"I've only done Bobbers once," explained Jim Bethea of Iowa City Cycling Club. "I don't remember much other than a massive sand pit and the possibility of riding into the lake if you weren't paying attention. It is a big contrast to Creekside in that there isn't much elevation gain.
"I like the hills at Creekside. It is the hilliest course in Iowa outside of Jingle and that helps me a bit. The sand pit can be dicey if it doesn't rain. The ability to ride the sand and hills can be a difference maker on that course."
"In general, the course at Creekside is very difficult," said Brooke Bailey, Caelyn's mom and Spin Devo coach. "It may be too hard for juniors. Maybe an abbreviated course for juniors is a good idea, cutting out the top of the climb. As a coach, I like to see the technical features for the kids. How else are they going to learn, and who wants a grass criterium, really? Any junior that wants to do a full course could race category."
"For Bobbers we are just excited to be back after cancelling last year due to flooding. The course will remain pretty much the same as years past." Both races are part of the Iowa Cyclocross Series.
"I've helped set up Bobbers for the past seven years," said Chad Mittelstadt of Corridor Devo. "I like Bobbers since it is a smaller venue with all the amenities one would want, like good food and drinks provided by a friendly staff. Not to mention the scenic view of the reservoir, assuming the weather is nice.
"Last but not least are the folks who make the race happen every year. Geoff's Bike and Ski staff are great folks. Their kid's race with lots of candy is a family favorite. Who else has some sort of goofy race like tandem skis? Those features plus the end-of-the-day raffle drawing make it better than any other race day. Their logo is 'the best little cross race in Johnson County,' and I don't disagree."
Again, two very different races, but with another common thread: lately both have been lightening rods for bad weather. As Bethea recalled, "My biggest memory of Creekside is that it is usually the coldest cross race not called Frosty Cross."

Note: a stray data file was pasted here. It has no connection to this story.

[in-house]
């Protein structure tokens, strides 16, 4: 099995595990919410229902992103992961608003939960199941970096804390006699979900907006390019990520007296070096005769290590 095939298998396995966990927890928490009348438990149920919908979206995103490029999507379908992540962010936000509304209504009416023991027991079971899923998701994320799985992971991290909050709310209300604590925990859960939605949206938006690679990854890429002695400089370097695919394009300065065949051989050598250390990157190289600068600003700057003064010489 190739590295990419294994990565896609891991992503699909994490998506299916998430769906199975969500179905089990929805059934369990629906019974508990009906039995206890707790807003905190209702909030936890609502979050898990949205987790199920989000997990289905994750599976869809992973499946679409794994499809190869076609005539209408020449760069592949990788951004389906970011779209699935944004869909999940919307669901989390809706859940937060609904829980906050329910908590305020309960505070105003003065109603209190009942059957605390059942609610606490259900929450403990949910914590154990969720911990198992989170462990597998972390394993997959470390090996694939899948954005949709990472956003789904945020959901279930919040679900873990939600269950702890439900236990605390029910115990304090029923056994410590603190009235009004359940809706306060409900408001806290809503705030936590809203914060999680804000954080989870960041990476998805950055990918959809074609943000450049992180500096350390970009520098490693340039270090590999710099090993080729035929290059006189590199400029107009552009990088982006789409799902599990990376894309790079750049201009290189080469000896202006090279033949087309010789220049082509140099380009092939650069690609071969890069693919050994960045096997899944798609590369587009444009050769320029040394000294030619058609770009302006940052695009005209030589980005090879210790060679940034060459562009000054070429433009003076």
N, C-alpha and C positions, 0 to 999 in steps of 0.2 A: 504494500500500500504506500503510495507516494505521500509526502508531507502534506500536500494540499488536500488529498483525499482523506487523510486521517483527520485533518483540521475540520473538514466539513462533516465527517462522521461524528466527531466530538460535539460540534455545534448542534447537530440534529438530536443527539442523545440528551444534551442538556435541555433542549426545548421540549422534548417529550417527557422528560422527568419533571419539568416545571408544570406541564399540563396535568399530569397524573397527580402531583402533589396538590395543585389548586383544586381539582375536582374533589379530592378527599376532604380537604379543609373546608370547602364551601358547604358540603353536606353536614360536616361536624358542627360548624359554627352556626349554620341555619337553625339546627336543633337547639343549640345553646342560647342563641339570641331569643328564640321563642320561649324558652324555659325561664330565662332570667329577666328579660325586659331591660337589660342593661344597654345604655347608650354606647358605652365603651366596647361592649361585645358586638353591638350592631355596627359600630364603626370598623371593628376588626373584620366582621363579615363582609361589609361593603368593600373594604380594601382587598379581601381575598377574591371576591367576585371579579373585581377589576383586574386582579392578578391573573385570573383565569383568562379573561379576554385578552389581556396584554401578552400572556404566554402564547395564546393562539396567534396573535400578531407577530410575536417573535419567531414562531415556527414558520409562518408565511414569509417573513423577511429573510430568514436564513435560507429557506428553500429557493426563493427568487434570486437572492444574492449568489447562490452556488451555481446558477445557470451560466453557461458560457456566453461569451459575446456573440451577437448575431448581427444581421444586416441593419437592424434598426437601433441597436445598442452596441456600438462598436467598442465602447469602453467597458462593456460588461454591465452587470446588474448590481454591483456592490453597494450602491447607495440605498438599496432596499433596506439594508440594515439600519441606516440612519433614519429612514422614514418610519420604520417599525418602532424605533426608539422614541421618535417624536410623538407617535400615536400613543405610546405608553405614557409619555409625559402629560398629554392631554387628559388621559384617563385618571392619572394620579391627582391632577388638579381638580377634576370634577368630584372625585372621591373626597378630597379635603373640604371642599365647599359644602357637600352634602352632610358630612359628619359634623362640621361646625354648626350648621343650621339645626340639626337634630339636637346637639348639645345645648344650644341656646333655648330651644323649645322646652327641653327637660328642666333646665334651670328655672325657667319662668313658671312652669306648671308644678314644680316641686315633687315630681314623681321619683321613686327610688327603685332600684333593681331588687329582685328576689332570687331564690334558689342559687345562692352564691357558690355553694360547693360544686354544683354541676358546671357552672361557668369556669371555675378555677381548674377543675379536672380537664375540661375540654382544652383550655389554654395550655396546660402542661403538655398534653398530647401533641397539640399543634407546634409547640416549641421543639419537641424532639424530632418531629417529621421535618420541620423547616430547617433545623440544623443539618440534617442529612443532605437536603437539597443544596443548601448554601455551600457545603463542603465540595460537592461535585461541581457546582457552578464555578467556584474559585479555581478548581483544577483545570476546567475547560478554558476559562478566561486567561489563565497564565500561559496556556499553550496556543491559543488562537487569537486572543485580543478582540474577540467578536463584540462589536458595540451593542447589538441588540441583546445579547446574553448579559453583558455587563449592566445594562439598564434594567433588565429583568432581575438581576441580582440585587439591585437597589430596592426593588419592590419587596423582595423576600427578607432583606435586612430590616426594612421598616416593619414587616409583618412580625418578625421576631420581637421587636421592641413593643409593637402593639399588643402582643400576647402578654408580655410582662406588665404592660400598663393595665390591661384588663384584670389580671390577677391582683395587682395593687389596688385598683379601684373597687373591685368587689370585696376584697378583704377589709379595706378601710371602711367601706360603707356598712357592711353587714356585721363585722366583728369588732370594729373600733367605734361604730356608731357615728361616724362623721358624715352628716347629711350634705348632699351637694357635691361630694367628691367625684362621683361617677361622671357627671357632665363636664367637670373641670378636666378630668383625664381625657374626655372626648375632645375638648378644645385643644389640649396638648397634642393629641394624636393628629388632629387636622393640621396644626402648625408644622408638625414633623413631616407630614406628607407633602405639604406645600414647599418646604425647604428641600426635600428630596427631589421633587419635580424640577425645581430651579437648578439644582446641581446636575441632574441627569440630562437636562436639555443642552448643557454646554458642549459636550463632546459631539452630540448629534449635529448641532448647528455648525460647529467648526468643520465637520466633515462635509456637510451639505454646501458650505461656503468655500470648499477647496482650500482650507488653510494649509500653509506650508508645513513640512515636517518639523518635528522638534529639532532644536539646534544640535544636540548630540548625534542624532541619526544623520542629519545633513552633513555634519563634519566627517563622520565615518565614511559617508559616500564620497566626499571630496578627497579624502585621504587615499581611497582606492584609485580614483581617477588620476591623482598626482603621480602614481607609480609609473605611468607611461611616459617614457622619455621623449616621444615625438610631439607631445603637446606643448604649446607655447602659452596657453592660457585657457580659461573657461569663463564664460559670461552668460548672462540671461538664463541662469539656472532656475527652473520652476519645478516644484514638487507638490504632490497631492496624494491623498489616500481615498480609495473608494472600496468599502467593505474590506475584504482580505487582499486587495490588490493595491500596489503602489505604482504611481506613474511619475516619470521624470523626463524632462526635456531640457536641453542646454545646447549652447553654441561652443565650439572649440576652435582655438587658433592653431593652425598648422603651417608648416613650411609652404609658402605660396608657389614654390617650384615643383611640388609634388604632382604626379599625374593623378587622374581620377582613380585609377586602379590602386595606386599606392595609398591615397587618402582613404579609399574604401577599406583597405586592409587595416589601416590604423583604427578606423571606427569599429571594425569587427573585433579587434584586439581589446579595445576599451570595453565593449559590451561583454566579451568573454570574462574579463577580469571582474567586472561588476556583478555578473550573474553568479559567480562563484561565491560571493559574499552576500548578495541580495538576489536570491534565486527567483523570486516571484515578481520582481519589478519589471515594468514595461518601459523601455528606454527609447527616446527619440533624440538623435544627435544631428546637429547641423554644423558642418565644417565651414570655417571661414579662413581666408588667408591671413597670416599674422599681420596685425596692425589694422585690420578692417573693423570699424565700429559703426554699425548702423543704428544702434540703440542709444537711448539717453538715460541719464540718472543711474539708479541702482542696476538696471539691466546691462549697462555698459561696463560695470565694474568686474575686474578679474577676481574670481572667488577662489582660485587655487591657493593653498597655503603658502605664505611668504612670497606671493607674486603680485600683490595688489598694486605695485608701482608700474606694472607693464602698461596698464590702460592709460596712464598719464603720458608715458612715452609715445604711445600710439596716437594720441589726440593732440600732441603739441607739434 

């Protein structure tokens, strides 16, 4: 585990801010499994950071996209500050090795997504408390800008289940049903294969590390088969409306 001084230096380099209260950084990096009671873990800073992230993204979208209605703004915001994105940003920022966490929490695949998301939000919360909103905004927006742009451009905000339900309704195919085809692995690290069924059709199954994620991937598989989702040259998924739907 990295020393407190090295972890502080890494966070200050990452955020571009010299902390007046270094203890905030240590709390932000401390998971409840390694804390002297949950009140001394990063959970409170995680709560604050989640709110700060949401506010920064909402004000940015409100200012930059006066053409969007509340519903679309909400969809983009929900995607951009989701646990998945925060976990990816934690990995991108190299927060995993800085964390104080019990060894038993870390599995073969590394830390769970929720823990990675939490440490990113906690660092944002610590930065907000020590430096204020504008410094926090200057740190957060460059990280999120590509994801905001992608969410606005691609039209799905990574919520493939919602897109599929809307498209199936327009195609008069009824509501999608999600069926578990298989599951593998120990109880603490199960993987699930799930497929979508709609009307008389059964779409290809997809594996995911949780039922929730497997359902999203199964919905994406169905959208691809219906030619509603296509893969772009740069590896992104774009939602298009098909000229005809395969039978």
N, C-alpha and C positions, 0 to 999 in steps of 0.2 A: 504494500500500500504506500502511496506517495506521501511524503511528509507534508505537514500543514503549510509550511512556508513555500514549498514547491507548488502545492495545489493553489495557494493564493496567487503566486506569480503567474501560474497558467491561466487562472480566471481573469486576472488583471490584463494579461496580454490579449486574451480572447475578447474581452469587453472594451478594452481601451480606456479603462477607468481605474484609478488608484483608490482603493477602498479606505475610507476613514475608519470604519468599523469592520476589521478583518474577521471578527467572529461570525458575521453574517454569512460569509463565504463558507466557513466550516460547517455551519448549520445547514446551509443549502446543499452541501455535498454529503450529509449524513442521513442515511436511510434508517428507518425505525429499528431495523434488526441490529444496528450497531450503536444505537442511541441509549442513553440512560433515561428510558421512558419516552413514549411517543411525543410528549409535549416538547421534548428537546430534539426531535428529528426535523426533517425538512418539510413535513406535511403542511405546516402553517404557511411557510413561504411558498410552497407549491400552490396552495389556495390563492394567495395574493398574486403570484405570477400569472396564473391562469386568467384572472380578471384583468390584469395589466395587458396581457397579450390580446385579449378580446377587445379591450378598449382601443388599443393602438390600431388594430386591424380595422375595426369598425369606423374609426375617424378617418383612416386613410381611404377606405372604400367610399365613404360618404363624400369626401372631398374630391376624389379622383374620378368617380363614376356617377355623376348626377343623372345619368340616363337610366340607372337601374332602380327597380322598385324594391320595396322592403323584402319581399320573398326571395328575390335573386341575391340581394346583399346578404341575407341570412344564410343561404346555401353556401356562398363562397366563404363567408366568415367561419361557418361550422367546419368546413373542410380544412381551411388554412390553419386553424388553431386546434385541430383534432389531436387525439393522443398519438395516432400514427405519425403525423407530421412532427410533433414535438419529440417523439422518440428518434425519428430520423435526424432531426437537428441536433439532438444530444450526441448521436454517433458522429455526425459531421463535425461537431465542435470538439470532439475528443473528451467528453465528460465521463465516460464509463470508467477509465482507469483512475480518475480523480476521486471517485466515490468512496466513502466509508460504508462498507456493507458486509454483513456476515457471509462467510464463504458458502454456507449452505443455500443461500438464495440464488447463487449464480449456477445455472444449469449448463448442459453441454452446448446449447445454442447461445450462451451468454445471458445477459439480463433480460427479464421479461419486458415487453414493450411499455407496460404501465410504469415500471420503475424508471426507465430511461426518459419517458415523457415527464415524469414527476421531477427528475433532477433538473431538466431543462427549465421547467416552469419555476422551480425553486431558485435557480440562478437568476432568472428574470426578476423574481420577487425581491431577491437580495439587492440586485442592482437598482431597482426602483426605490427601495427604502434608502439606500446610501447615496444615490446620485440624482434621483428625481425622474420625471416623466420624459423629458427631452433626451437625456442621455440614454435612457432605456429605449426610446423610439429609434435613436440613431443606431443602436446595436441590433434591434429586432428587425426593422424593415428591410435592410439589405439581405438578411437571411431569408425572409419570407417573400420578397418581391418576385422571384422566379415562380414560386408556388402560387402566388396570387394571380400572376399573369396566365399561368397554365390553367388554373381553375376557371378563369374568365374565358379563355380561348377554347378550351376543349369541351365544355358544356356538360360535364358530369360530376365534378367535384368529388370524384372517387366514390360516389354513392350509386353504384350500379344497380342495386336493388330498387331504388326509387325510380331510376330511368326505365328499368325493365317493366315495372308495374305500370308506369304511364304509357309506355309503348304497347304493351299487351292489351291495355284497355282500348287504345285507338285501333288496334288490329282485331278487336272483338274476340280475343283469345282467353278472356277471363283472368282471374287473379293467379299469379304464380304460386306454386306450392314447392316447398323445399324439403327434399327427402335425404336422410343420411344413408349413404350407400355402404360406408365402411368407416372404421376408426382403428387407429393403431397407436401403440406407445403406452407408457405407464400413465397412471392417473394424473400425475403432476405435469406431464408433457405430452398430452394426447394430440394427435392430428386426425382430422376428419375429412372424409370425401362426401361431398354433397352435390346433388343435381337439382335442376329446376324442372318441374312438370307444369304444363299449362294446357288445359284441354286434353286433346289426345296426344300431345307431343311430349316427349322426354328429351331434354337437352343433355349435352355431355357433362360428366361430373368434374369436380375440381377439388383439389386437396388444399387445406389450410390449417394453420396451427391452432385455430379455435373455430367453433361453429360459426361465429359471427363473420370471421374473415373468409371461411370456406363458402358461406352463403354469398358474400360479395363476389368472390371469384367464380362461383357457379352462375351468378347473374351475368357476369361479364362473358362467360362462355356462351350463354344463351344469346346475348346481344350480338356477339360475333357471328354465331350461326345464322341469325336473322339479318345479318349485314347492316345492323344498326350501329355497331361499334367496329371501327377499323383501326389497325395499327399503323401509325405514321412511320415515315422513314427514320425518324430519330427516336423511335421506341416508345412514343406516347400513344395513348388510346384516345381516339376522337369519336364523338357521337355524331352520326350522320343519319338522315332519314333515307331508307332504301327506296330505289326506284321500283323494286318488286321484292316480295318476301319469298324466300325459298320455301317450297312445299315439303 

Floods ended any hope of racing Bobbers Cross last year, instead leading to two days of muddy racing at Creekside. In years past Bobbers has been muddly as well. Race either or both, but be prepared.
"Bobbers was my first cross race ever," said Olivia Croskey of Johnson County Flyers. "It was pouring rain and muddy as hell. Everyone said, 'this is ‘cross.' I was thinking, whaaaa??? It was so hard! I came in last and I hate/loved it. But here we are, season three of cyclocross, and I think it is probably the race I am most excited about doing!"
Wait . . . No Masters Women ? ! ? !
This year Creekside Cross and Bobbers Cross became the second and third races in the Iowa Cyclocross Series to drop Masters Women from their race schedules. (Dirty Wooden Shoe quit offering Masters Women races in 2016.)
This is especially unfortunate as Masters Women have had a great year in Iowa so far, even outnumbering Women 1/2/3 at most races. Rather than ignore that momentum, the IACX Series should embrace and reflect it.
Growing the sport we love means making spaces for others who love it too. Beyond any argument about numbers or fairness, remember that in addition to the women already racing Masters, over half of Iowa's 1/2/3s and many 4/5s are age 35 or above. In years to come the option to race Masters may be key to keeping those women in the sport.
I'm a 55-year-old man. Ask me how I know.
-John Stonebarger, CRANDIC Racing Club
Leave a Reply.